Victorian London was a world where long-standing traditions of class and gender were challenged by a range of public spectacles, mass media scandals, new commercial spaces, and a proliferation of new sexual categories and identities. In the midst of this changing culture, women of many classes challenged the traditional privileges of elite males and
asserted their presence in the public domain.
An important catalyst in this conflict, argues Walkowitz, was W. T. Stead's widely read 1885 article about child prostitution. Capitalizing on the uproar caused by the piece and the volatile political climate of the time, women spoke of sexual danger, articulating their own grievances against men, inserting themselves into the public discussion of sex to an unprecedented extent, and gaining new entree to public spaces and journalistic practices. The ultimate manifestation of class anxiety and gender antagonism came in 1888 with the tabloid tales of Jack the Ripper. In between, there were quotidien stories of sexual possibility and urban adventure, and Walkowitz examines them all, showing how women were not simply figures in the imaginary landscape of male spectators, but also central actors in the stories of metropolotin life that reverberated in courtrooms, learned journals, drawing rooms, street corners, and in the letters columns of the daily press.
A model of cultural history, this ambitious book will stimulate and enlighten readers across a broad range of interests.
City of Life, City of Death: Memories of Riga is Max Michelson's stirring and haunting personal account of the Soviet and German occupations of Latvia and of the Holocaust.
Michelson had a serene boyhood in an upper middle-class Jewish family in Riga, Latvia--at least until 1940, when the fifteen-year old Michelson witnessed the annexation of Latvia by the Soviet Union. Private properties were nationalized, and Stalin's terror spread to Soviet Latvia. Soon after, Michelson's family was torn apart by the 1941 Nazi invasion of the Soviet Union. He quickly lost his entire family, while witnessing the unspeakable brutalities of war and genocide.
Michelson's memoir is an ode to his lost family; it is the speech of their muted voices and a thank you for their love. Although badly scarred by his experiences, like many other survivors he was able to rebuild his life and gain a new sense of what it means to be alive.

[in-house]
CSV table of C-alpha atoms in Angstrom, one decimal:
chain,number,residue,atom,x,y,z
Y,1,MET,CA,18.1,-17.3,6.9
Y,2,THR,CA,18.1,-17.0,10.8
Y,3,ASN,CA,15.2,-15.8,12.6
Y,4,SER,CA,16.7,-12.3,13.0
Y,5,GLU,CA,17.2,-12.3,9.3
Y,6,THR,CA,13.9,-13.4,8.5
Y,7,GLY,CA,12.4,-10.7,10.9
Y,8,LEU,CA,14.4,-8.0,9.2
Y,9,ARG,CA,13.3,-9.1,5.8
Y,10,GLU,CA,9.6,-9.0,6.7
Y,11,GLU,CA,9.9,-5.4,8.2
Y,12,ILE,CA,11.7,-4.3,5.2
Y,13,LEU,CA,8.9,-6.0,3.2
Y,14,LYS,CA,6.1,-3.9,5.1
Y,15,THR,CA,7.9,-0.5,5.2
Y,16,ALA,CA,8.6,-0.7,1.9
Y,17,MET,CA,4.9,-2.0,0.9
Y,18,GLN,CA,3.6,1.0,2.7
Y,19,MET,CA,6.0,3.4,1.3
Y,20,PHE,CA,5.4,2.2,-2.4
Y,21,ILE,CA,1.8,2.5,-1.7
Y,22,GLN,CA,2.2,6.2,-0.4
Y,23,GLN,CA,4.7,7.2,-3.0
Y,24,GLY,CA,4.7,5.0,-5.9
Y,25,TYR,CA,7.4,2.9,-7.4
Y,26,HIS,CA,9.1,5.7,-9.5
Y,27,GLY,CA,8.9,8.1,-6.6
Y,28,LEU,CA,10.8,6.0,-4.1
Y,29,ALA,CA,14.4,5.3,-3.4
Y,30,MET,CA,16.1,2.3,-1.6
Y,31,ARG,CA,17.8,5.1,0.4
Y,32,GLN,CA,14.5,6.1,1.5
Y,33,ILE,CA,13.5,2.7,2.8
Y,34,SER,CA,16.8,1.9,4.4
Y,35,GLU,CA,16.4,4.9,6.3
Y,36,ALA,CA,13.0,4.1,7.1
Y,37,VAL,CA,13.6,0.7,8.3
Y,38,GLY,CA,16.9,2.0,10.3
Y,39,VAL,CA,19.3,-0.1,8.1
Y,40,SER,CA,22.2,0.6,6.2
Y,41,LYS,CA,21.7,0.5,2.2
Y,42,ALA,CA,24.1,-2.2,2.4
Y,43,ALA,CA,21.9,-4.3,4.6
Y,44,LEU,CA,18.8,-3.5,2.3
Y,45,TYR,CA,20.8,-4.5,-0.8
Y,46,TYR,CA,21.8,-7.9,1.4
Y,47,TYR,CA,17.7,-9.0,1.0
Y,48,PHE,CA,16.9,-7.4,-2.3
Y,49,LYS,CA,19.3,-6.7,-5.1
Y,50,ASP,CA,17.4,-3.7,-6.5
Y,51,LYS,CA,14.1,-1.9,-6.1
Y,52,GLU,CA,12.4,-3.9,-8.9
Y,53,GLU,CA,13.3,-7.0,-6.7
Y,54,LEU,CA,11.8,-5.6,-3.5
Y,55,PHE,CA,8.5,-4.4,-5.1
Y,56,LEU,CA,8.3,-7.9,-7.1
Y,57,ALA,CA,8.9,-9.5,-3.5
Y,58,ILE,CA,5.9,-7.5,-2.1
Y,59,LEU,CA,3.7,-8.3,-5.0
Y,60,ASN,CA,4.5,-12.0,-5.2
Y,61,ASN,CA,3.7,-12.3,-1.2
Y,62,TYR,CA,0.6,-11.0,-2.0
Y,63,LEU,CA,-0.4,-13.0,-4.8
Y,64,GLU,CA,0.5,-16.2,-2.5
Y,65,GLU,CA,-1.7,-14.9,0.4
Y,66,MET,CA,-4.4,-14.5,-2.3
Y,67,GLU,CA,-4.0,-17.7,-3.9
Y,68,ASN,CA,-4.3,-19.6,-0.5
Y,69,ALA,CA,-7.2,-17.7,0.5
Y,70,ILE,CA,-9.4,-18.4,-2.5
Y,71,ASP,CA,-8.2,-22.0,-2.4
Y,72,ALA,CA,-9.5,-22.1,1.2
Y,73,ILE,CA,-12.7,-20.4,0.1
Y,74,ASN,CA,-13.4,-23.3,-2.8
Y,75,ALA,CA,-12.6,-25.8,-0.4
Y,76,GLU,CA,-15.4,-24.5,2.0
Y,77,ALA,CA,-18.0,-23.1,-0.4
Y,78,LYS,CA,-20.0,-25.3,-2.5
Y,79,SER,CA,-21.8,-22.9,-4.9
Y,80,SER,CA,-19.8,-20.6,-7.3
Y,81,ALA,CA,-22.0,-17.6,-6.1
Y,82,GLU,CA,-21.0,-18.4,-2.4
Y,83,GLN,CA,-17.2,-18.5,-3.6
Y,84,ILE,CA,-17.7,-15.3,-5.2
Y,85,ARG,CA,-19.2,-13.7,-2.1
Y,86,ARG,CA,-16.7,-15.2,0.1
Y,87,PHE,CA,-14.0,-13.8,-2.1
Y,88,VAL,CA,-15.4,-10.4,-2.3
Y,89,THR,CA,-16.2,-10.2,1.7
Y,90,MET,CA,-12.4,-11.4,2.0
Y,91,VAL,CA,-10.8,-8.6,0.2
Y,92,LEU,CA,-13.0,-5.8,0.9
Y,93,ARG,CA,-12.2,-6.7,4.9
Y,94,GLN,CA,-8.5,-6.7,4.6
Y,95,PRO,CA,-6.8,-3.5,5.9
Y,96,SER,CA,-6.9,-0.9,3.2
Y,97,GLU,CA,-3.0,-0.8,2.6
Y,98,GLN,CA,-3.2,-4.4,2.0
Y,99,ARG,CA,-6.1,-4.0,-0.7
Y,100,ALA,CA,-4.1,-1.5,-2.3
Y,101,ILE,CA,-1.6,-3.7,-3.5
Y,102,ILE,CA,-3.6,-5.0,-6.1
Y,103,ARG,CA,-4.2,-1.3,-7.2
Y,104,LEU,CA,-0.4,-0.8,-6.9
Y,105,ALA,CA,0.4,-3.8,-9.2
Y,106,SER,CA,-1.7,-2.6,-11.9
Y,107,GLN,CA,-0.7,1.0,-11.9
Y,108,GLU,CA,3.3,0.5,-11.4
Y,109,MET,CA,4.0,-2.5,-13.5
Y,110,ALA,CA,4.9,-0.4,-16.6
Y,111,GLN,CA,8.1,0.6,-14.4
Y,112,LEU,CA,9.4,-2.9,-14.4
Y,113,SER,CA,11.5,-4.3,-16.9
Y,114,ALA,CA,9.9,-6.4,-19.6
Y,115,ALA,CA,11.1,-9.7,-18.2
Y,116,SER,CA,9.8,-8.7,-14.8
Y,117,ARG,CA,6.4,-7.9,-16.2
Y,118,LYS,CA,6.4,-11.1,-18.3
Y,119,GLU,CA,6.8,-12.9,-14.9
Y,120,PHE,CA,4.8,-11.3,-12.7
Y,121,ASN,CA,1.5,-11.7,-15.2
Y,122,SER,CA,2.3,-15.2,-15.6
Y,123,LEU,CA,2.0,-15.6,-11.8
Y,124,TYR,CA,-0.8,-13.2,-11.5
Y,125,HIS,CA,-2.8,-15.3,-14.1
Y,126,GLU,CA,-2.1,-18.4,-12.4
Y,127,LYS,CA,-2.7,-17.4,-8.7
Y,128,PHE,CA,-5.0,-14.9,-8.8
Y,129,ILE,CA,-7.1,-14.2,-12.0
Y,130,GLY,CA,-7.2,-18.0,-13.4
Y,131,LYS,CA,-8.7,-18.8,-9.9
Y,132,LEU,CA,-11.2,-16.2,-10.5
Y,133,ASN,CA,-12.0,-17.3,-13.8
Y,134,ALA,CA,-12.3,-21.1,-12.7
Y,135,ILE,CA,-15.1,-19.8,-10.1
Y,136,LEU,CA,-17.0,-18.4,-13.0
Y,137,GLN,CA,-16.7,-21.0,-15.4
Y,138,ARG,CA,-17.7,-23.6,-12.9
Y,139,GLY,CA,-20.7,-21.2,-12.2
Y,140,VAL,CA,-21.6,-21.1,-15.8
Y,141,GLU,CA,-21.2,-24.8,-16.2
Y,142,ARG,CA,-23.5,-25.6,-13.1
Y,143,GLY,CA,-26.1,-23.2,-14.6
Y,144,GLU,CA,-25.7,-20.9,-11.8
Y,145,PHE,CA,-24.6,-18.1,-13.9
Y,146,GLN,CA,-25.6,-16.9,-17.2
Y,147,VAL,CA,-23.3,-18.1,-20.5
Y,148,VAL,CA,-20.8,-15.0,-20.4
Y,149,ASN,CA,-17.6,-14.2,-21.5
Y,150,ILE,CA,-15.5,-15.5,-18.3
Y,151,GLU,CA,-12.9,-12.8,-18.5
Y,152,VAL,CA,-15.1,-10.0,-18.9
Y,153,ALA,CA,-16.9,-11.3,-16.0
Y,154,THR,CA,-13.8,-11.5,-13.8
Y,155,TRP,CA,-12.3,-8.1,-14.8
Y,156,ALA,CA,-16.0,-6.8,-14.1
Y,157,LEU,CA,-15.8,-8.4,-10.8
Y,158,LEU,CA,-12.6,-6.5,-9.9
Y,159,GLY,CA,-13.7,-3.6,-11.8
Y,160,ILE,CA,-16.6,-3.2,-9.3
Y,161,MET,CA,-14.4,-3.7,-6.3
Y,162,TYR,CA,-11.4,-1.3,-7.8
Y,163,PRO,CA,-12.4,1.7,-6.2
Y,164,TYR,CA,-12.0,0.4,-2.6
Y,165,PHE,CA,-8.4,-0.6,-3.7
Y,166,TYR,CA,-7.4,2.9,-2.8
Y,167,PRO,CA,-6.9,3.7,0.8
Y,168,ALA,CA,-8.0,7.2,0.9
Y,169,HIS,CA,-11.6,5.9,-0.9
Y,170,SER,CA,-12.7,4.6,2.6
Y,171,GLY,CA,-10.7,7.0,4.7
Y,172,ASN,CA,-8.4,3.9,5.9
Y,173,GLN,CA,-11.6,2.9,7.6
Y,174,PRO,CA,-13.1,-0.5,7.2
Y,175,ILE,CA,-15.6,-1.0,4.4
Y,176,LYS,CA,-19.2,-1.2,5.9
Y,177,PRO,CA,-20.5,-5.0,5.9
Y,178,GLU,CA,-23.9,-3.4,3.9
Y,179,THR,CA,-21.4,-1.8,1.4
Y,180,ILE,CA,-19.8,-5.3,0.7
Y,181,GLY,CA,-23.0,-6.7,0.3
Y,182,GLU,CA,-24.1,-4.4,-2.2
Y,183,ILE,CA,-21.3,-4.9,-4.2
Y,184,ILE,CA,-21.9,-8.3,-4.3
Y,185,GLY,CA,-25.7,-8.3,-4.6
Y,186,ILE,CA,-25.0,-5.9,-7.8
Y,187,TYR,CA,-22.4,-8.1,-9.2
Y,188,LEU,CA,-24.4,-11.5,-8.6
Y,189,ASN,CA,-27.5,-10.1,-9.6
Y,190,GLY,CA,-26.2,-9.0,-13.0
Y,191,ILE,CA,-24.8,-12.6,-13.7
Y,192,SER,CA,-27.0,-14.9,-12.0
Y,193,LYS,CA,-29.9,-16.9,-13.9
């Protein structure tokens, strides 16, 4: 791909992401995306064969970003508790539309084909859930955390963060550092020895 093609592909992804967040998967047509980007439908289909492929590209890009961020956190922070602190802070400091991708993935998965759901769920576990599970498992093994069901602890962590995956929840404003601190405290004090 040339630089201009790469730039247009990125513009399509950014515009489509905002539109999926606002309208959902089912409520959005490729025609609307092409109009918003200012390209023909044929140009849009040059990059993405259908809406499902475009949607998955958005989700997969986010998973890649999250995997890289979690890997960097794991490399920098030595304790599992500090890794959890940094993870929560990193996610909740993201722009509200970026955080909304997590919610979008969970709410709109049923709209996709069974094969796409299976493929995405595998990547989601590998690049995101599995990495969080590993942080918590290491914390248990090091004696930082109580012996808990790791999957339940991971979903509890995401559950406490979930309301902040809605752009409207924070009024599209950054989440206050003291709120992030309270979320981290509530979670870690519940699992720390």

His experiences will be of interest to scholars of both the Holocaust and Eastern European history, as well as the general reader.
City of the Soul critically examines how an international cast of visitors fashioned Rome’s image, visual and literary, in the century between 1770 and 1870—from the era of the Grand Tour to the onset of mass tourism. The Eternal City emerges not only as an intensely physical place but also as a romantic idea onto which artists and writers projected their own imaginations and longings. The book will appeal to a wide audience of readers interested in the history of art, architecture, and photography, the Romantic poets, and other writers from Byron to Henry James. It will also attract the interest of historians of urbanism, landscape, and Italy. Nonspecialists and armchair travelers will enjoy the diverse literary and artistic responses to Rome.
Using the Amsterdam Municipal Orphanage as a window through which readers
can see the start of profound social and economic changes in early modern
Amsterdam, Civic Charity in a Golden Age explores the connections
between the developing capitalist economy, the functioning of the government,
and the provision of charitable services to orphans in Amsterdam during
the seventeenth and eighteenth centuries, the period of the city's greatest
prosperity and subsequent decline.
Anne McCants skillfully interprets details of the orphanage's expenditures,
especially for food; its population; the work records of those who were
reared there; and the careers of the regents who oversaw it. The establishment
of the orphanage itself was called for by the changing economic needs
of rapidly expanding commercial centers and the potential instability
of a government that depended on taxes from a large, politically powerless
segment of the population.
How did the English get to be English? In Civilising Subjects, Catherine Hall argues that the idea of empire was at the heart of mid-nineteenth-century British self-imagining, with peoples such as the "Aborigines" in Australia and the "negroes" in Jamaica serving as markers of difference separating "civilised" English from "savage" others.
Hall uses the stories of two groups of Englishmen and -women to explore British self-constructions both in the colonies and at home. In Jamaica, a group of Baptist missionaries hoped to make African-Jamaicans into people like themselves, only to be disappointed when the project proved neither simple nor congenial to the black men and women for whom they hoped to fashion new selves. And in Birmingham, abolitionist enthusiasm dominated the city in the 1830s, but by the 1860s, a harsher racial vocabulary reflected a new perception of the nonwhite subjects of empire as different kinds of men from the "manly citizens" of Birmingham.